High Availability in Virtualization Strategies
By now you know one of the upsides of virtualization is the ability to put more applications on fewer servers. When vitalization really became more mainstream in the early to mid 2000s, we did many of our asset refresh projects to move toward a virtualized platform.
We always caution that an element one must have in the redesign is planning for high availability. When you distribute applications in this consolidated format, you have to realize that all your applications now become critical – not just the ones you traditionally define as critical. In the days of old – when client/server was the model, we often determined that with the distributed workload, we could afford to only consider the most critical application servers as requiring fault tolerance. There were many ways to create fault tolerance, but usually the expense was too much to offset the risk. Now I see the move to thinner clients, Web applications and mobile devices having access to the applications – so suddenly high availability and fault tolerance can’t be ignored.
It’s important to protect from the cost of downtime in IT, as IT is increasingly the most impactful resource to business performance. We are partners with VMWare and it is the hypervisor we recommend to our clients. The capacity for high availability starts with a multiple host cluster design.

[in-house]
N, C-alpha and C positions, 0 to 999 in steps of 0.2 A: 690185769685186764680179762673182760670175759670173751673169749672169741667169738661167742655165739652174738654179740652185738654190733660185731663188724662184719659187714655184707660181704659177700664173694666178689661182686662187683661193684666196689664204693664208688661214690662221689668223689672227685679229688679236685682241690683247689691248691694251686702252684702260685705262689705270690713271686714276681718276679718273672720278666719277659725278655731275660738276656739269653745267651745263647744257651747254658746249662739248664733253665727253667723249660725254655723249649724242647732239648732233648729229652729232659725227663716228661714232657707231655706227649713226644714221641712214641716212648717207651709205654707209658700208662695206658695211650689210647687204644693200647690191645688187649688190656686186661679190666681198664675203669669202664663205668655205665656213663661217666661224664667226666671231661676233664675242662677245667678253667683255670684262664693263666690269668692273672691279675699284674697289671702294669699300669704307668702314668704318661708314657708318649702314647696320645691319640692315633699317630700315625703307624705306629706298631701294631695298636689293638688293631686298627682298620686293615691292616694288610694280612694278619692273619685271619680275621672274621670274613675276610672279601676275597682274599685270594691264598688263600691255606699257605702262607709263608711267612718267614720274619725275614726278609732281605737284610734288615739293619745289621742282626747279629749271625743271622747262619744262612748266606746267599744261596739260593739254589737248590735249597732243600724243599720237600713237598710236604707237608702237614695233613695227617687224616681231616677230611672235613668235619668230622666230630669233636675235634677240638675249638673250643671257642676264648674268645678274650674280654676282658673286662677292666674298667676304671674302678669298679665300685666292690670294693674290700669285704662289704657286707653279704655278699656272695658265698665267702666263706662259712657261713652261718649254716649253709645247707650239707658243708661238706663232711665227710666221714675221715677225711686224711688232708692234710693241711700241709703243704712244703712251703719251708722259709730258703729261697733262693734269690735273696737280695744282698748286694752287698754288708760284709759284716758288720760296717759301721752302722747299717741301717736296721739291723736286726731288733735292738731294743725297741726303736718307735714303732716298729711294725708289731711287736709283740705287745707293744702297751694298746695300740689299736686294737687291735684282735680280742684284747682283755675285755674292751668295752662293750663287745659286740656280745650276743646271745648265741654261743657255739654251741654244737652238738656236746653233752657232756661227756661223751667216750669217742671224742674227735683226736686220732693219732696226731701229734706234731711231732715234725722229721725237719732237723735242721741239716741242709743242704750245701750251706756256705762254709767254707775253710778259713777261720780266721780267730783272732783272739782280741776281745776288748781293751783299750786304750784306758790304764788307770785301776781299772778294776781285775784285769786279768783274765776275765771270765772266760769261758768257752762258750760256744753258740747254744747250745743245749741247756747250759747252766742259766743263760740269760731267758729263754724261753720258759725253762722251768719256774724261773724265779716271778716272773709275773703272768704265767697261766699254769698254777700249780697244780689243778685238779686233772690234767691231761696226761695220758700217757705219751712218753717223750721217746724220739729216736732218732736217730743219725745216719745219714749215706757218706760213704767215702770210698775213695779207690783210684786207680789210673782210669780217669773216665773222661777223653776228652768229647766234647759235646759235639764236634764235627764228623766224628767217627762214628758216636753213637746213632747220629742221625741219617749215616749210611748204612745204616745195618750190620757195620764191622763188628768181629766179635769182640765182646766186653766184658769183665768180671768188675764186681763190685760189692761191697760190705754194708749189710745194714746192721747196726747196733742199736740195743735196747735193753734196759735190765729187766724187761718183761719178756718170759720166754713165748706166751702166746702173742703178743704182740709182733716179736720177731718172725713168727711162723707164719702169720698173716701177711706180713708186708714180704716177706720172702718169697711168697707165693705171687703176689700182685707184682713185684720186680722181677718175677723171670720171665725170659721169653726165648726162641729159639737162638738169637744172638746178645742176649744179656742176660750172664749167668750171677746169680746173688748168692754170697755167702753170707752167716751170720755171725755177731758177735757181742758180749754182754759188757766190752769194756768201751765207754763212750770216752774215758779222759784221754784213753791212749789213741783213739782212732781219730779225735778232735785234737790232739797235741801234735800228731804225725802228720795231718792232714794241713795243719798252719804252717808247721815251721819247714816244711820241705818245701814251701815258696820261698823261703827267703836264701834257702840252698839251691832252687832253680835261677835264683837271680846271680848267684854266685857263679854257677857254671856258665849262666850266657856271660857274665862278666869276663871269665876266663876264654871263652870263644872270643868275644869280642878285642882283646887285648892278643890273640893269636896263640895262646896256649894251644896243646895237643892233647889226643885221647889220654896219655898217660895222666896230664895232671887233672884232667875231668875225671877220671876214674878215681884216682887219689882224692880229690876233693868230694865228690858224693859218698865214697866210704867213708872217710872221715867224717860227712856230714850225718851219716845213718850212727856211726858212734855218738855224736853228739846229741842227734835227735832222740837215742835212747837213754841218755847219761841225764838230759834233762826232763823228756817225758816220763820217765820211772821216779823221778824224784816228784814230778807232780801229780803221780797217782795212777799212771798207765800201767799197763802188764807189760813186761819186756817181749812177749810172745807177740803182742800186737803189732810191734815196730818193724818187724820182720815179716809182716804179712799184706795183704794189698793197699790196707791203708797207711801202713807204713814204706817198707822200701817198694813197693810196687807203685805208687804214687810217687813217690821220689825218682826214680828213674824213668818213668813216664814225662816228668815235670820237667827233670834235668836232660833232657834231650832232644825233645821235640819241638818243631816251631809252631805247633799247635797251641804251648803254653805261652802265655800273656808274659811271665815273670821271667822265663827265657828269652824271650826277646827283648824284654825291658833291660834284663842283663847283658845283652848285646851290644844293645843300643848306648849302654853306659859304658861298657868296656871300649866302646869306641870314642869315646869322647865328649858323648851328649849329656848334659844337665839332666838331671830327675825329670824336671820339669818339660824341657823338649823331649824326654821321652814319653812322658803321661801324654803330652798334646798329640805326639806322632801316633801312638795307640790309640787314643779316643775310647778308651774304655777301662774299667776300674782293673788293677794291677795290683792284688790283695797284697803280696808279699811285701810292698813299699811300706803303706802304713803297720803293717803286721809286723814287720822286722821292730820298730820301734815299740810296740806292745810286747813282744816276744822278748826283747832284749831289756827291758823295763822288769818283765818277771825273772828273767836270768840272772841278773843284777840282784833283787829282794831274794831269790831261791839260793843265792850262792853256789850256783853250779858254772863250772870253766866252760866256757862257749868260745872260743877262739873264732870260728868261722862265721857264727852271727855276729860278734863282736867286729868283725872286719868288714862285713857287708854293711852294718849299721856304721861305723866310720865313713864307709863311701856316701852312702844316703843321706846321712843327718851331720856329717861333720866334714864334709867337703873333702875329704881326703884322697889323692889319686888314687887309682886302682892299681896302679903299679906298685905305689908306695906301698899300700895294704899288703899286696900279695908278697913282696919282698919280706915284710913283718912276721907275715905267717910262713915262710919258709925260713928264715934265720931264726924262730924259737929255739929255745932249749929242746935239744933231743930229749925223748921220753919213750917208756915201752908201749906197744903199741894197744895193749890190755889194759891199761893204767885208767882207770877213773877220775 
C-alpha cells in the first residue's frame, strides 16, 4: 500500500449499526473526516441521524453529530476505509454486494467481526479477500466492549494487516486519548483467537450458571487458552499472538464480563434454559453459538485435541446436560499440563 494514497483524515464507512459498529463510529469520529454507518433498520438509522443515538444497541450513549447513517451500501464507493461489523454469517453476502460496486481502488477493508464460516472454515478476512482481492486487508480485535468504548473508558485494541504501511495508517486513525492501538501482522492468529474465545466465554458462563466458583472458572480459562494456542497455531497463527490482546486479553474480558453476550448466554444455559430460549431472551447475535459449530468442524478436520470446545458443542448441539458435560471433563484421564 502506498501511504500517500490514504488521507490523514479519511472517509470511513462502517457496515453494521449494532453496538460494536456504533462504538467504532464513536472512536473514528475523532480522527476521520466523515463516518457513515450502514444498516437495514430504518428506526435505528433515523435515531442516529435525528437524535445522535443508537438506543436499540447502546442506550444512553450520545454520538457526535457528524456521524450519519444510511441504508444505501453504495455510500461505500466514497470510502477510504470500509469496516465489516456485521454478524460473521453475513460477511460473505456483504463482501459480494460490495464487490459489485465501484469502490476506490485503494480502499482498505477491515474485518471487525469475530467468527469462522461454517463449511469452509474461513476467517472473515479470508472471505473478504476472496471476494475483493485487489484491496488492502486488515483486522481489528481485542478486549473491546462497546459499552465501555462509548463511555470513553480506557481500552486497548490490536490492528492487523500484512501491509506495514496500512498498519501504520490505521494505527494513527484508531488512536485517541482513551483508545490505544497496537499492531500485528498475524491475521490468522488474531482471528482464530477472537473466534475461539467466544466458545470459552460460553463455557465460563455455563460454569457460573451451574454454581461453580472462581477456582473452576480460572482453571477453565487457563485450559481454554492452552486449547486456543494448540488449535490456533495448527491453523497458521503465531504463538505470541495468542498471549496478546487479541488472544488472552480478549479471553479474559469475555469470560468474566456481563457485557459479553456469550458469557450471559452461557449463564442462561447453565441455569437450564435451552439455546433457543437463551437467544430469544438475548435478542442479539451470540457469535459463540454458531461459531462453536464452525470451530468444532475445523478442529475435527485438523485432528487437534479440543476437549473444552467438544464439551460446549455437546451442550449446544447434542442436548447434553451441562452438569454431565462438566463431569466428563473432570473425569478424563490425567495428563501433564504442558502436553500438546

The administrative toolset manages the health and availability of the virtual machines and detects potential problems. Should a system OS fail, HA restarts another OS. If a physical machine should fail in the cluster, HA knows to restart the applications on another server. So in your virtualization planning, you need to go at least N+1 and prepare for sufficient resources for failover.
This design is also very good for planning maintenance too. At the basic level of HA, know that you will have a little downtime as the load shift has to go through restart processes. But in most cases this recovery time is aggressive enough. More aggressive requirements for uptime can be accomplished with a bit more planning and the correct tools.